Grijalva says term 'progressive' is 'in the eyes of the beholder'

Rep. Raul Grijalva (D-Ariz.) said Thursday that Democrats are increasingly identifying themselves as progressives, but the term doesn’t necessarily have the same meaning for everyone, saying it’s “in the eyes of the beholder.”

“Everyone is a progressive now and so I guess it depends on the definition for some,” Grijalva told Hill.TV’s Jamal Simmons on “Rising.”

“It’s in the eye of the beholder I think...and I don’t think it’s lost its meaning but sometimes you have to define it,” he continued.

The Arizona Democrat said that, like the term "conservative," "progressive" doesn’t necessarily refer to a single ideology or philosophy.

“It’s kind of like conservative, I think it’s lost its meaning, it used to be pretty clear [where] I come from — Barry Goldwater state, John McCainJohn Sidney McCainMartha McSally fundraises off 'liberal hack' remark to CNN reporter Meghan McCain blasts NY Times: 'Everyone already knows how much you despise' conservative women GOP senator calls CNN reporter a 'liberal hack' when asked about Parnas materials MORE state, et cetera and so we kind of grew knowing what that ideology and philosophy was,” he told Hill.TV

Grijalva is stepping down from the Congressional Progressive Caucus (CPC) after serving as one of the leadership's co-chairs for 10 years.

The Arizona Democrat said the move will give him a chance to focus on preparing to take over the House Natural Resource Committee in the new Congress, saying he expects his new role as chairman to be both a “challenge” and a “workload.”

Grijalva added that, as part of his agenda, he plans on looking into the culture of the Interior Department after Secretary Ryan ZinkeRyan Keith ZinkeEurope deepens energy dependence on Russia Overnight Energy: House Science Committee hits EPA with subpoenas | California sues EPA over Trump revoking emissions waiver | Interior disbands board that floated privatization at national parks Interior disbands advisory board that floated privatization at national parks MORE stepped down amid multiple ethics investigations into his various business dealing and policy decisions.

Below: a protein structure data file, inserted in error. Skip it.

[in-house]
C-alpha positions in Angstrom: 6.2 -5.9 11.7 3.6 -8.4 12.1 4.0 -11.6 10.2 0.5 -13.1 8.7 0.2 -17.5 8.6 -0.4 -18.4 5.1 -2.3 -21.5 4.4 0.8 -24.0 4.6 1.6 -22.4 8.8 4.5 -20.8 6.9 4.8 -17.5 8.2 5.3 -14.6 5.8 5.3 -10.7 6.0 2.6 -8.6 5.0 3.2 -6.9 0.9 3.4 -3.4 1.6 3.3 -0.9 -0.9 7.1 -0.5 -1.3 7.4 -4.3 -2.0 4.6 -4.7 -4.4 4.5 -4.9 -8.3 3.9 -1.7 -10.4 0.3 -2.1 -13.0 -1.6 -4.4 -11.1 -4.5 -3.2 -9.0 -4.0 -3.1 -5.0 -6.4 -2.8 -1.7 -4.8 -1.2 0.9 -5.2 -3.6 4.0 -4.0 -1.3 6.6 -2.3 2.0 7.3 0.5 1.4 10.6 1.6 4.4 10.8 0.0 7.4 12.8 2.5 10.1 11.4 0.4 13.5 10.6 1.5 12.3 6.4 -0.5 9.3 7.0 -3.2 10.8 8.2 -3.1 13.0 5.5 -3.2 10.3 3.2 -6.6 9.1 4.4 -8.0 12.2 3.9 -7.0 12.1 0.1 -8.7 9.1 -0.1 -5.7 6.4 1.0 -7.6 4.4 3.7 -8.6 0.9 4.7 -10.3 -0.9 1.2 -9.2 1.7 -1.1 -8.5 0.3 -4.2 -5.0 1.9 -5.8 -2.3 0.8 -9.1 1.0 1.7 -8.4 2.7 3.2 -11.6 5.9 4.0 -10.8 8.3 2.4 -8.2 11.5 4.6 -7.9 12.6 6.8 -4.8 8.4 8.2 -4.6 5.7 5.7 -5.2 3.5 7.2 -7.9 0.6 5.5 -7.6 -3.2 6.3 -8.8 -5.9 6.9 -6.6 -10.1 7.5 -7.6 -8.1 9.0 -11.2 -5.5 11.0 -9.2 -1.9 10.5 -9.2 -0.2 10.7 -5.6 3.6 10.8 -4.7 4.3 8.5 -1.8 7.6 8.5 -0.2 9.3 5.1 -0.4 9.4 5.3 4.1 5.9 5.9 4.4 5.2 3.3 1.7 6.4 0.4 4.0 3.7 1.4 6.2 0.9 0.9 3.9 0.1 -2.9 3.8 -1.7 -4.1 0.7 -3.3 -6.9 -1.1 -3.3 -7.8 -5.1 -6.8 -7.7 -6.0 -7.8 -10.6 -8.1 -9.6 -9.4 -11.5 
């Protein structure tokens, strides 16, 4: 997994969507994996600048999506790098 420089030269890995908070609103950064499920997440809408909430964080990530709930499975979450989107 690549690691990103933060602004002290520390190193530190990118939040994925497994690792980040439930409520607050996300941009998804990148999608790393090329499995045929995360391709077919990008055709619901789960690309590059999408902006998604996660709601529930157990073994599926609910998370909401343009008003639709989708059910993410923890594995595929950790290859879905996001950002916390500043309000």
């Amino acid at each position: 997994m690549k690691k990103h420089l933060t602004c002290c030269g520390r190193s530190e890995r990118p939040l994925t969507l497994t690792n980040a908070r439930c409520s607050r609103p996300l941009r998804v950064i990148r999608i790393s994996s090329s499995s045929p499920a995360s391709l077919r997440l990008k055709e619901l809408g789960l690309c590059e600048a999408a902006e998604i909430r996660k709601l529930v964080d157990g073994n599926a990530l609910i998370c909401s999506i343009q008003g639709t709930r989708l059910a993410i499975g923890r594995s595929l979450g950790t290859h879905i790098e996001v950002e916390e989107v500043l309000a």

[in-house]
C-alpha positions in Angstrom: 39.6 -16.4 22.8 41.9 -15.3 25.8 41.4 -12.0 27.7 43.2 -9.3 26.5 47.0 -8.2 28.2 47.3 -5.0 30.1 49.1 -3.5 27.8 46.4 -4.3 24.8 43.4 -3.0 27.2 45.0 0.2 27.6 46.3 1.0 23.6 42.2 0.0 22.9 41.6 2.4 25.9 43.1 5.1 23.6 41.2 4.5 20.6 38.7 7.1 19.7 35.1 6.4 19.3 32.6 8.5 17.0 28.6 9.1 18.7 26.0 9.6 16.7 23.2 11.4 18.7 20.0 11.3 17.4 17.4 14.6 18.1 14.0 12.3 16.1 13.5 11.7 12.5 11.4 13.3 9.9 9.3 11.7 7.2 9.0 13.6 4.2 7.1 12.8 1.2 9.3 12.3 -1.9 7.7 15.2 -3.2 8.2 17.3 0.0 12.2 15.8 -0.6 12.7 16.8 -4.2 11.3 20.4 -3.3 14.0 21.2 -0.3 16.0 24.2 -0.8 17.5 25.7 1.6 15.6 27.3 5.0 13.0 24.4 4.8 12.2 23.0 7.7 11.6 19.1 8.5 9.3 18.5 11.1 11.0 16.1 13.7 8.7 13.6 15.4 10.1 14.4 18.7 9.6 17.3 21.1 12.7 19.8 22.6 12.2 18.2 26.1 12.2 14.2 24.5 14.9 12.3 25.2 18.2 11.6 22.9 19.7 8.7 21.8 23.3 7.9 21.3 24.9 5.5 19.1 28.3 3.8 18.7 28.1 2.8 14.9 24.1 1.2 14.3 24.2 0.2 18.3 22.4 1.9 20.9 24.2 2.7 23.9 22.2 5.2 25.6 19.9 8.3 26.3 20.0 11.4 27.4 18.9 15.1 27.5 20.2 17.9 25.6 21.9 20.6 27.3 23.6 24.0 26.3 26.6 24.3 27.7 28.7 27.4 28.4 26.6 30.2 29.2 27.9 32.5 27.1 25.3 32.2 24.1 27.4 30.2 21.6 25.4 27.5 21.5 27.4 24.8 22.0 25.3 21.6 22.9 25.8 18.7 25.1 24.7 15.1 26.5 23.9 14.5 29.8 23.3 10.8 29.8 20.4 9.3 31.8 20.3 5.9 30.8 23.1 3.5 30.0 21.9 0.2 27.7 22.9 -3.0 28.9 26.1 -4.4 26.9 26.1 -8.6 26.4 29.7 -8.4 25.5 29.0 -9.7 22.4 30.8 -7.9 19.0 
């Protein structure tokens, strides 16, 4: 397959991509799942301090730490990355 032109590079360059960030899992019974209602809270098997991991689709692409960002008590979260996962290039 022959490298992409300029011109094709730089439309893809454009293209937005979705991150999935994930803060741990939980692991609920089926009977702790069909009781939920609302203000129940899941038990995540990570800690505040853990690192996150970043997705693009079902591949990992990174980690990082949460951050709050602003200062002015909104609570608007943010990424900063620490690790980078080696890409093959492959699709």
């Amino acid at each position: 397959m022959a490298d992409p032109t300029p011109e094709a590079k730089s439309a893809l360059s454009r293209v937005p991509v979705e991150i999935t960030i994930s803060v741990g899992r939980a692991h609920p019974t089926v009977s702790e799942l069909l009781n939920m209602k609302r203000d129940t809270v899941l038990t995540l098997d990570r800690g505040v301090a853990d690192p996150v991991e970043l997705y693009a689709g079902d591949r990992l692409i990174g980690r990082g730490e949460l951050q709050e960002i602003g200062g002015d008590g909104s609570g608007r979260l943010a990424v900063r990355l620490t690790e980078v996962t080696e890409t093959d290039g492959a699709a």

“What we want to do is elevate the issue of conservation back part of the mission and central part of the mission of the interior,” he told Hill.TV.

Grijalva has long expressed concerns about Zinke.

In an op-ed in November, Grijalva called for Zinke to “resign immediately,” arguing that’e he’s unfit to serve due to his multiple “ethics scandals and management failures.” Zinke later hit back accusing him of being a drunkard, saying Grijalva can’t “think straight from the bottom of the bottle,” and accused him of paying hush money to try to silence a former female staffer.

Grijalva said he’s glad that the House Committee on Ethics has since set the record straight.

The panel on Tuesday unanimously cleared the congressman of any wrongdoing related to a settlement that had been given to a former female staffer in 2015, and found that the payment wasn’t a misuse of funds as some, including Zinke, had claimed.

Grijalva said, while he doesn't expect that the allegations will stop, the panel’s decision will help “minimize the lies.”

—Tess Bonn